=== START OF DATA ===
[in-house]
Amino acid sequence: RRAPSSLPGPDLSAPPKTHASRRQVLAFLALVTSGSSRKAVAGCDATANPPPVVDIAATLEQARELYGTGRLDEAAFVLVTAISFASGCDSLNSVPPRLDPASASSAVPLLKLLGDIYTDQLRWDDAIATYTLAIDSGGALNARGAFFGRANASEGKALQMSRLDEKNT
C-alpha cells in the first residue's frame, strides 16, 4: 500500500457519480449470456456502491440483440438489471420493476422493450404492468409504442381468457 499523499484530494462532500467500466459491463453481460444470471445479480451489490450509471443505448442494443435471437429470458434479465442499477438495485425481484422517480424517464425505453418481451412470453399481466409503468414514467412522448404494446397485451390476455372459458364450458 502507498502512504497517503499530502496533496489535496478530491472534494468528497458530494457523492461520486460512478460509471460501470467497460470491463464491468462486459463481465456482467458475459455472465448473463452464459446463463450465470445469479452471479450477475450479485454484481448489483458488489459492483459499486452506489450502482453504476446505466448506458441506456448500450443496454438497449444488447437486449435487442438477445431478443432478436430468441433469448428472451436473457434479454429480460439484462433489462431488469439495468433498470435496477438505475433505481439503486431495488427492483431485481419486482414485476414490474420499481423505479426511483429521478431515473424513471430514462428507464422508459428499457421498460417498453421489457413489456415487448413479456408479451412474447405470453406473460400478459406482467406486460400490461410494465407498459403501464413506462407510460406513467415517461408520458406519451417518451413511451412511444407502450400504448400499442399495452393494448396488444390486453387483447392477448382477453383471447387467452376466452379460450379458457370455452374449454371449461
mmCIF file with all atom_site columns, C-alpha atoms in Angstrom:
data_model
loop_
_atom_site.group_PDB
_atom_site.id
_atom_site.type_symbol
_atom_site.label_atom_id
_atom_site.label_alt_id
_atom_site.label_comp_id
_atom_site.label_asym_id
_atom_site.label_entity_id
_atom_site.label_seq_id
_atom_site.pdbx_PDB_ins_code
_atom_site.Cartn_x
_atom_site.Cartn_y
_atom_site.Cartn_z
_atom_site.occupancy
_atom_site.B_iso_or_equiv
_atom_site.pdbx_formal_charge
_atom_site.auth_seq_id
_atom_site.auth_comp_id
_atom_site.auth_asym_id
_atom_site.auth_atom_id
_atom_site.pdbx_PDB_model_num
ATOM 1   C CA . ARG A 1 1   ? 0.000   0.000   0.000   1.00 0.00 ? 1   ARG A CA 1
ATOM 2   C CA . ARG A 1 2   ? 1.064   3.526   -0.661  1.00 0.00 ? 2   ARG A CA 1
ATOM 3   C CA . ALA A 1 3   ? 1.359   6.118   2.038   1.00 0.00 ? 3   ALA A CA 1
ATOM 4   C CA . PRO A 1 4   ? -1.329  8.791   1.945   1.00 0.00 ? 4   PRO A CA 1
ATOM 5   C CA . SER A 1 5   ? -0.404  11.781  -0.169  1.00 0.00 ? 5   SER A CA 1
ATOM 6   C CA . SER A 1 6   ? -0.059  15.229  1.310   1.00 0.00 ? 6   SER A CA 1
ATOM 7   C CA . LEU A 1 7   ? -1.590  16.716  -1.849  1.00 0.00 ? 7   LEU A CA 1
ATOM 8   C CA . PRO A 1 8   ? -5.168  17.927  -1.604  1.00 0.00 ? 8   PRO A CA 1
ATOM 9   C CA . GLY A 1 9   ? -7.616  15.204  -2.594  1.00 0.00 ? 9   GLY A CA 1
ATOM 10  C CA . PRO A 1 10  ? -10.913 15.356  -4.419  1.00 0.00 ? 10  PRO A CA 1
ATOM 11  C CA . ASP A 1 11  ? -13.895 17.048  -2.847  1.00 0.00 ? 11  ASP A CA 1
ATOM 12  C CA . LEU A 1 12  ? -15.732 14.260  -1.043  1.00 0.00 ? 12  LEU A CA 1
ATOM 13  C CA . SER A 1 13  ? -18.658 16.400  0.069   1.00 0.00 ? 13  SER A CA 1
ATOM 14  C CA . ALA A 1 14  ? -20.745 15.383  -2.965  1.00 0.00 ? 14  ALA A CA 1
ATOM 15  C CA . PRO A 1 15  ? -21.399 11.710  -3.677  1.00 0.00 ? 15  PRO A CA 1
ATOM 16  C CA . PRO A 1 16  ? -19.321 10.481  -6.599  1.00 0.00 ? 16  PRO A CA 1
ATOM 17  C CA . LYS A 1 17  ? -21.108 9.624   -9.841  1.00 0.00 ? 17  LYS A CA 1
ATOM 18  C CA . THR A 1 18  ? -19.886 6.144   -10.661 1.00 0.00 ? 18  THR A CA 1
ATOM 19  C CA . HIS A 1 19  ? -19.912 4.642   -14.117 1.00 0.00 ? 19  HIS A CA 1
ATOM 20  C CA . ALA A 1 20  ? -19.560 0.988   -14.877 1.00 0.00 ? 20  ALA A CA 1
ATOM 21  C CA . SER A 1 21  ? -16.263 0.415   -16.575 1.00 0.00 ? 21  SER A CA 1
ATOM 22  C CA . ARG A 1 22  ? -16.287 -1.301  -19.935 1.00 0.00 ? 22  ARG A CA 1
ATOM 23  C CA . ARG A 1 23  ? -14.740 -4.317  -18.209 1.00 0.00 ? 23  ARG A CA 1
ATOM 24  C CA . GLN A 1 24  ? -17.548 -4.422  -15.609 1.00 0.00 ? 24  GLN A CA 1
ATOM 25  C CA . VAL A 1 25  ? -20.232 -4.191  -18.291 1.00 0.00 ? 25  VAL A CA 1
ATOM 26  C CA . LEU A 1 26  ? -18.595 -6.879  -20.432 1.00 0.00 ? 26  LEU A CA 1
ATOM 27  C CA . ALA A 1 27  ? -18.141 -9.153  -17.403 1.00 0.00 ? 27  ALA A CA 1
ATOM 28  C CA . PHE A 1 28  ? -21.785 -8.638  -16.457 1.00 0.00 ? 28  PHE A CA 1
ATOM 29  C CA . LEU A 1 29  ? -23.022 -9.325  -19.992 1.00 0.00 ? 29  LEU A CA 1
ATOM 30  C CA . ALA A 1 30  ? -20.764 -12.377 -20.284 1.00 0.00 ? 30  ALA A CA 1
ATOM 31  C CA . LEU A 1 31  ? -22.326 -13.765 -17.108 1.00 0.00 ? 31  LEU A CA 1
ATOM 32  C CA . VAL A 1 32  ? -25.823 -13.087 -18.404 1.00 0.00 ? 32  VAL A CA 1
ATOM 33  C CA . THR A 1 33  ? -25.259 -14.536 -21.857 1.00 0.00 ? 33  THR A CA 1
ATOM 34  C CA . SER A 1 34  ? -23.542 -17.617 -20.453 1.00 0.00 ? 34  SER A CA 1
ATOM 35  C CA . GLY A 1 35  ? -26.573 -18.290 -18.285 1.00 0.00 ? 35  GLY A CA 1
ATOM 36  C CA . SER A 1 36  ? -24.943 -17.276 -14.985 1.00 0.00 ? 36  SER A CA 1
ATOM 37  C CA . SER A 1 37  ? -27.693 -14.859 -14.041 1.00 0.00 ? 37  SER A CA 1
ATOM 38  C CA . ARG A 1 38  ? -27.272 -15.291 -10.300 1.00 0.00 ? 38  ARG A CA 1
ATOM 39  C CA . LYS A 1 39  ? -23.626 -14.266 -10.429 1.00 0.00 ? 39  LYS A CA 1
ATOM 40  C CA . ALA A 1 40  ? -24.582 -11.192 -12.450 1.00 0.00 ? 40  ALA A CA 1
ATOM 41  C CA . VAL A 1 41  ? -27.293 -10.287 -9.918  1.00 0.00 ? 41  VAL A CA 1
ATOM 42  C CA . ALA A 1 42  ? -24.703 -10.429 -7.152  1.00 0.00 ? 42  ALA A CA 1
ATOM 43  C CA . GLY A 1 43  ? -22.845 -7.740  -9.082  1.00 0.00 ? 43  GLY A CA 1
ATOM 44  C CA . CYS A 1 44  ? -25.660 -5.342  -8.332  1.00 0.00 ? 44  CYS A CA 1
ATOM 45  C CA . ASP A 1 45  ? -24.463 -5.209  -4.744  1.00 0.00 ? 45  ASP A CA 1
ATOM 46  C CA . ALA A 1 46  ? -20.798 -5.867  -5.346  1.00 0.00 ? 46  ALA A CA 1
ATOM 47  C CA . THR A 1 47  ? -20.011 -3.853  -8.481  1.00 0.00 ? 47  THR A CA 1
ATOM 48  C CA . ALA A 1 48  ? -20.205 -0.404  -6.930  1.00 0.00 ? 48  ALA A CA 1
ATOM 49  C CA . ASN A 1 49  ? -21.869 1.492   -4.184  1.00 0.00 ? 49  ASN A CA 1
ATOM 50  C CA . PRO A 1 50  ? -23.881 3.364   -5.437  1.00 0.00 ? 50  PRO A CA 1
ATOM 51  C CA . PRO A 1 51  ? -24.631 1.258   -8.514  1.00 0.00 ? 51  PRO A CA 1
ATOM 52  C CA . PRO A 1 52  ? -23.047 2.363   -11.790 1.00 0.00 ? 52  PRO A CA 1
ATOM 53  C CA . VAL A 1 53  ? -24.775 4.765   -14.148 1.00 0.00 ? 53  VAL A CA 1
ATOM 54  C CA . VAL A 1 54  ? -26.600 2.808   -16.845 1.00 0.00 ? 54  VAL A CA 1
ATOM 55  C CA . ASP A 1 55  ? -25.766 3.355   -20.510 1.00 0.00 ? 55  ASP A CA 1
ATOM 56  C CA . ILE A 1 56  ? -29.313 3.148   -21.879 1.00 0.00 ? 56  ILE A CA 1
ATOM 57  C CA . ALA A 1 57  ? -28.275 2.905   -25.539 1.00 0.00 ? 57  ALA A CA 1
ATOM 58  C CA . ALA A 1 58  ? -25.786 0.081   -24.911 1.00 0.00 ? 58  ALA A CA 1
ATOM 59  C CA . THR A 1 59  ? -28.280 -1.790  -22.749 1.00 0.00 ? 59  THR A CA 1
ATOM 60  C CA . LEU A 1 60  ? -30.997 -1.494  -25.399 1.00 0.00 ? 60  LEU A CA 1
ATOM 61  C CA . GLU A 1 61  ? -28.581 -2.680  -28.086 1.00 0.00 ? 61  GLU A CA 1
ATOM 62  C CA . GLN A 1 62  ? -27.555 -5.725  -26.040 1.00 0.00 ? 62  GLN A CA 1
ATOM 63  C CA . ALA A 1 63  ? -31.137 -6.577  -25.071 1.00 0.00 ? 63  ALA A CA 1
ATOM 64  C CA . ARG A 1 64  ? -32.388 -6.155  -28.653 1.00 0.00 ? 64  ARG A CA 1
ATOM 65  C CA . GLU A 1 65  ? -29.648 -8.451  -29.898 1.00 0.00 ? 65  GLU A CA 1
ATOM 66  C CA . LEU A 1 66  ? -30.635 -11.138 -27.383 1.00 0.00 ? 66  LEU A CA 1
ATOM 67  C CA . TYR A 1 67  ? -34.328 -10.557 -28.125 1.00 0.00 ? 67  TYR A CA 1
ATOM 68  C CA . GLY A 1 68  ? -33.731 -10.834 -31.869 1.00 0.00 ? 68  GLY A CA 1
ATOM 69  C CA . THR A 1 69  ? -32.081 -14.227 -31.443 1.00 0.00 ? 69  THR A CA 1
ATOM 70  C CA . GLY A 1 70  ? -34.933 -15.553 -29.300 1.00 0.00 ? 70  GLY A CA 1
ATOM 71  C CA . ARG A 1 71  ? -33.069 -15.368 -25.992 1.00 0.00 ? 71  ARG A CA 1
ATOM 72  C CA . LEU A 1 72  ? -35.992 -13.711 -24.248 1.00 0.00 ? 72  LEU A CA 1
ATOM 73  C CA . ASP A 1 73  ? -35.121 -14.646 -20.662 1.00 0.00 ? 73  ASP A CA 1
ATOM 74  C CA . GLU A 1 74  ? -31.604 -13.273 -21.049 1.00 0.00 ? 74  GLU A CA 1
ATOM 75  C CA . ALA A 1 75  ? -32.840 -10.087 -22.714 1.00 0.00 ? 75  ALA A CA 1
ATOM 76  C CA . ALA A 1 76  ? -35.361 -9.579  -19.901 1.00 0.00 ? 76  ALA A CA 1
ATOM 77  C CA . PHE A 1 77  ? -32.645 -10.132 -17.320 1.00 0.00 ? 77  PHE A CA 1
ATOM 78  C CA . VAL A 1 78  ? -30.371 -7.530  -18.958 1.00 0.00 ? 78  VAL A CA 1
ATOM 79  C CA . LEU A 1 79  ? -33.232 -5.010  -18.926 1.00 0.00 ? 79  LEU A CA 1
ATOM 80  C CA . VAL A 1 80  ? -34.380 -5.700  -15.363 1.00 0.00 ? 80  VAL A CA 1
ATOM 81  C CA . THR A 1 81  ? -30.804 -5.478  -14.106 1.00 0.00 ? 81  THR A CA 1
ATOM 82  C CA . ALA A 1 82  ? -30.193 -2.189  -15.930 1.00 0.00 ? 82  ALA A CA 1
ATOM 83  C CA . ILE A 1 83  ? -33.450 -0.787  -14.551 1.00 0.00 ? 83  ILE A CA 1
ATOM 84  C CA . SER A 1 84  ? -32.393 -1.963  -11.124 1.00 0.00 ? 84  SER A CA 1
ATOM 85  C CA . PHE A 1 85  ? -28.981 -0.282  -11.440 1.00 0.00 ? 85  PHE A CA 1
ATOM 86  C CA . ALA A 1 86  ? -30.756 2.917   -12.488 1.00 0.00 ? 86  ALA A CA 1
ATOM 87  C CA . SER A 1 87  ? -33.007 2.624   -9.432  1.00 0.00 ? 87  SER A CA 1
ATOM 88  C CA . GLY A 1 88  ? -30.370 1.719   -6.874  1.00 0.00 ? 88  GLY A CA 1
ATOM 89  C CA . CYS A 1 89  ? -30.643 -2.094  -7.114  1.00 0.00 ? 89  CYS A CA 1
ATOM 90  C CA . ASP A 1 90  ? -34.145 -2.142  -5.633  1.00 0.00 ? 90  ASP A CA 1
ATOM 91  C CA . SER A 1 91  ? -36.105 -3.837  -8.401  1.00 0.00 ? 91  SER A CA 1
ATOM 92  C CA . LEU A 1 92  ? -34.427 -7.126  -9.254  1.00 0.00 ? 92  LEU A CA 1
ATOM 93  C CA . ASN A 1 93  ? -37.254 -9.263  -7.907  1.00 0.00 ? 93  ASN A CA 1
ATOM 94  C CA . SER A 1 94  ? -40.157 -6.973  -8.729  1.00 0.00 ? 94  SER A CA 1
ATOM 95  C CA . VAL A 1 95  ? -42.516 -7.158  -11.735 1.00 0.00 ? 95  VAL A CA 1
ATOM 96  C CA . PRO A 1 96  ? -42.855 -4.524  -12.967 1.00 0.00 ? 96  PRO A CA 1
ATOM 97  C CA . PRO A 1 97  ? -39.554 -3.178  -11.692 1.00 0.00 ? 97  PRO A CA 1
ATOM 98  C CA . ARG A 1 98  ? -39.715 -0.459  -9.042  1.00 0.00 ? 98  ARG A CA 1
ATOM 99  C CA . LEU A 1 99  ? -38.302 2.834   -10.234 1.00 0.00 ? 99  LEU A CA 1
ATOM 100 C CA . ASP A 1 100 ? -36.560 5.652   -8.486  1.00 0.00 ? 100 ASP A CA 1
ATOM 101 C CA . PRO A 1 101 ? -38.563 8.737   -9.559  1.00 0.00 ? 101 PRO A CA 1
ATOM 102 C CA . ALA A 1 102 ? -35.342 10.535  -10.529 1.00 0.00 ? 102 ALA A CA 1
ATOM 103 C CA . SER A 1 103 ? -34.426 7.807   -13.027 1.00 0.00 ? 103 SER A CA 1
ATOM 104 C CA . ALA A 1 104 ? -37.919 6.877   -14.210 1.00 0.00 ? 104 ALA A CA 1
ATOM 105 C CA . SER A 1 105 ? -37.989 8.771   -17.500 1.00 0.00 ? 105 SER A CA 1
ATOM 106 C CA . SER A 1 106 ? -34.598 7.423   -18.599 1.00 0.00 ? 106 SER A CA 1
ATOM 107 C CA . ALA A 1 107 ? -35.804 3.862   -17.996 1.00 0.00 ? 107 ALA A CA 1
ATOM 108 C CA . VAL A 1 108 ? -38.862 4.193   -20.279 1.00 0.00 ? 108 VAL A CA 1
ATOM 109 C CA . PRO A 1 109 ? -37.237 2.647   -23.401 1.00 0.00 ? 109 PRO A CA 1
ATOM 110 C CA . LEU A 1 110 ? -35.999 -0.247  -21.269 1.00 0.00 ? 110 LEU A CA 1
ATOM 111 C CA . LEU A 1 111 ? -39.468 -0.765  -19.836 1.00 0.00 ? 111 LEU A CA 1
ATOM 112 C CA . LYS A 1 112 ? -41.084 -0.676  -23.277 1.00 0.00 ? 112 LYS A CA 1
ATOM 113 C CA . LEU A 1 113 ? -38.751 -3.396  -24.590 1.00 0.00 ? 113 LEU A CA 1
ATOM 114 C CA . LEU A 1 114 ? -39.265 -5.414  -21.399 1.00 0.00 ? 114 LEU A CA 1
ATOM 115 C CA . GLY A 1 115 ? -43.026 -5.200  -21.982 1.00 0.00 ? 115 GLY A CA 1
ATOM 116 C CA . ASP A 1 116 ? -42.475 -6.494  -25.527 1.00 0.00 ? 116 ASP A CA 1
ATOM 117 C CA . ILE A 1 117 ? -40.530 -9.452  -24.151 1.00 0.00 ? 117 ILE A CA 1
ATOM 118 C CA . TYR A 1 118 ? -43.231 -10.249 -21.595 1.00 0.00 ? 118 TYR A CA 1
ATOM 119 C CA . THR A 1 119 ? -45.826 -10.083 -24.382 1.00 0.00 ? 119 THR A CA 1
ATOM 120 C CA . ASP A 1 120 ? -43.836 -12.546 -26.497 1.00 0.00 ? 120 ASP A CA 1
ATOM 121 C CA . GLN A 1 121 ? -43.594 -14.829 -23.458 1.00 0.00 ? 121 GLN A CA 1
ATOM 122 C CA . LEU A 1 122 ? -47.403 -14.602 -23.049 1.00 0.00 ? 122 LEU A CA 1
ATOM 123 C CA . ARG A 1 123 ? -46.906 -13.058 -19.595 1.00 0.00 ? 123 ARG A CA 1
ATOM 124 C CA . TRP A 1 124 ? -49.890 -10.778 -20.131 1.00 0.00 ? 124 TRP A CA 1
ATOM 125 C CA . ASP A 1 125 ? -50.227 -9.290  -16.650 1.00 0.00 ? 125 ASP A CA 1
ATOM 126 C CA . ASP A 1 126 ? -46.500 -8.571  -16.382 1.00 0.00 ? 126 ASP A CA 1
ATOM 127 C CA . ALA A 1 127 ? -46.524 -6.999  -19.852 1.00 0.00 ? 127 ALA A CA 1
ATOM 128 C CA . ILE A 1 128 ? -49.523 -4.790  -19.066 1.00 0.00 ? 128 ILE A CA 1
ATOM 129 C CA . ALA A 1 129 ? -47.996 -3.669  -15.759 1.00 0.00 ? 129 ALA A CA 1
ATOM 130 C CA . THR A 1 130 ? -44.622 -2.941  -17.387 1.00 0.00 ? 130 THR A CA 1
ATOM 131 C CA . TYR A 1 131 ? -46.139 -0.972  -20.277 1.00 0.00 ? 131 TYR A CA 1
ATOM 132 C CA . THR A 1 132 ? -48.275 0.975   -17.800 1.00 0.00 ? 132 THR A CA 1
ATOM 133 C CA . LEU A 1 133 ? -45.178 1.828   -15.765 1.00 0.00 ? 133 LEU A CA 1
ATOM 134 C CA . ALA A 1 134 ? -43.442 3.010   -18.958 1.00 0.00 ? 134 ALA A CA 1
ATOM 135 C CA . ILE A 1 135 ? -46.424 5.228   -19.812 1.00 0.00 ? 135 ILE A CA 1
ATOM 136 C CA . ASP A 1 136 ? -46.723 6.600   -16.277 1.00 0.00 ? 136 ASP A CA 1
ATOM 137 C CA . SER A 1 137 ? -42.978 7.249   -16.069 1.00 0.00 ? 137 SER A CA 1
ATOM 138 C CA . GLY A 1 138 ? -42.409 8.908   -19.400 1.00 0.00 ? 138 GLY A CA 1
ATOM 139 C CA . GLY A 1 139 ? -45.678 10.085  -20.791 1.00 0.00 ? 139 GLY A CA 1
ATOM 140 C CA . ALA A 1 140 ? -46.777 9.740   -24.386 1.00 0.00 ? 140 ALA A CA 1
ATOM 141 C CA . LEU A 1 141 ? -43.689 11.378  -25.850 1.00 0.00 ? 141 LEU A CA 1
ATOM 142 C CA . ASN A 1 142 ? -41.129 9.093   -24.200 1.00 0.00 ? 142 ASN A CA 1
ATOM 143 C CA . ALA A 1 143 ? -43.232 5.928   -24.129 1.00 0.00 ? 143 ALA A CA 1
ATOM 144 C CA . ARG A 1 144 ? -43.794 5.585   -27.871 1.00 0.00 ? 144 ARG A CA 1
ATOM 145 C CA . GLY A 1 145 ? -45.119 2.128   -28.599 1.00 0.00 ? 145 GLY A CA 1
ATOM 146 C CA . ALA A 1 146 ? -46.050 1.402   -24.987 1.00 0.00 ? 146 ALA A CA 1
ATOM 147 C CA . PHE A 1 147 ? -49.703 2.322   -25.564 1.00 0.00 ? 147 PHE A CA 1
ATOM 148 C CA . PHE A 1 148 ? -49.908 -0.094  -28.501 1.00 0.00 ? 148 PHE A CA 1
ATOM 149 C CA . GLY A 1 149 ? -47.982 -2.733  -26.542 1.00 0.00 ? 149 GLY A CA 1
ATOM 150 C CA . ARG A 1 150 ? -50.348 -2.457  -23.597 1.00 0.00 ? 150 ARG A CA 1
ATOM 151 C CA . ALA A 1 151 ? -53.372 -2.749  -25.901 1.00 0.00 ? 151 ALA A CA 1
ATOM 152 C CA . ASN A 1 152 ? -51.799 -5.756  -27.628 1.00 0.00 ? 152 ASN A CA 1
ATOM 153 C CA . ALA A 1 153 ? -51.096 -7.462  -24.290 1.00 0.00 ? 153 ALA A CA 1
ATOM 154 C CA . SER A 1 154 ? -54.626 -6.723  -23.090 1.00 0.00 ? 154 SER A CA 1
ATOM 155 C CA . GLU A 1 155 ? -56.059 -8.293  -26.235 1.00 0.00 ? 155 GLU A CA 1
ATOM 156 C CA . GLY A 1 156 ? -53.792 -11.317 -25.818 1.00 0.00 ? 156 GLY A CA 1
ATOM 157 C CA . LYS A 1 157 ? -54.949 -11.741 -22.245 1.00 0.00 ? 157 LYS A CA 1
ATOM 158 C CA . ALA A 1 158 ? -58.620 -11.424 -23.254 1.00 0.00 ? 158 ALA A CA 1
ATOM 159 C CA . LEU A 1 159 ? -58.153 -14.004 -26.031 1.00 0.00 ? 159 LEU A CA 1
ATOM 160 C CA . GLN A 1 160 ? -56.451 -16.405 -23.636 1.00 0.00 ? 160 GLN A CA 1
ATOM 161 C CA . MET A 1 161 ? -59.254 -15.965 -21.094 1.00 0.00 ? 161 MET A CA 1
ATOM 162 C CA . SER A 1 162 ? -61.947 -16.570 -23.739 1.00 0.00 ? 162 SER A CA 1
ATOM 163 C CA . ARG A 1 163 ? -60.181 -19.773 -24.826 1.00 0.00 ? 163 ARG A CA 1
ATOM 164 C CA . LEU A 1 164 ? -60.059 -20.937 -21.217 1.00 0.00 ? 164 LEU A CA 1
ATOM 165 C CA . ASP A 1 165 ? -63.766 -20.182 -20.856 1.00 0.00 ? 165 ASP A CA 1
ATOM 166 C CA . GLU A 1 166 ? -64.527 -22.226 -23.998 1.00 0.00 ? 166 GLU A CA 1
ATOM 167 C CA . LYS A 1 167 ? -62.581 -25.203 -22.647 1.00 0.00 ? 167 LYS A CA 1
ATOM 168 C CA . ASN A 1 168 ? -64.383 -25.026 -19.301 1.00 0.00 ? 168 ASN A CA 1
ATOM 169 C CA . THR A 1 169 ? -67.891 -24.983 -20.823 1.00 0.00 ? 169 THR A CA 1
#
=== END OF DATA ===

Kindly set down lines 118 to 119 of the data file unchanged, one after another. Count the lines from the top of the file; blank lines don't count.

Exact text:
ATOM 91  C CA . SER A 1 91  ? -36.105 -3.837  -8.401  1.00 0.00 ? 91  SER A CA 1
ATOM 92  C CA . LEU A 1 92  ? -34.427 -7.126  -9.254  1.00 0.00 ? 92  LEU A CA 1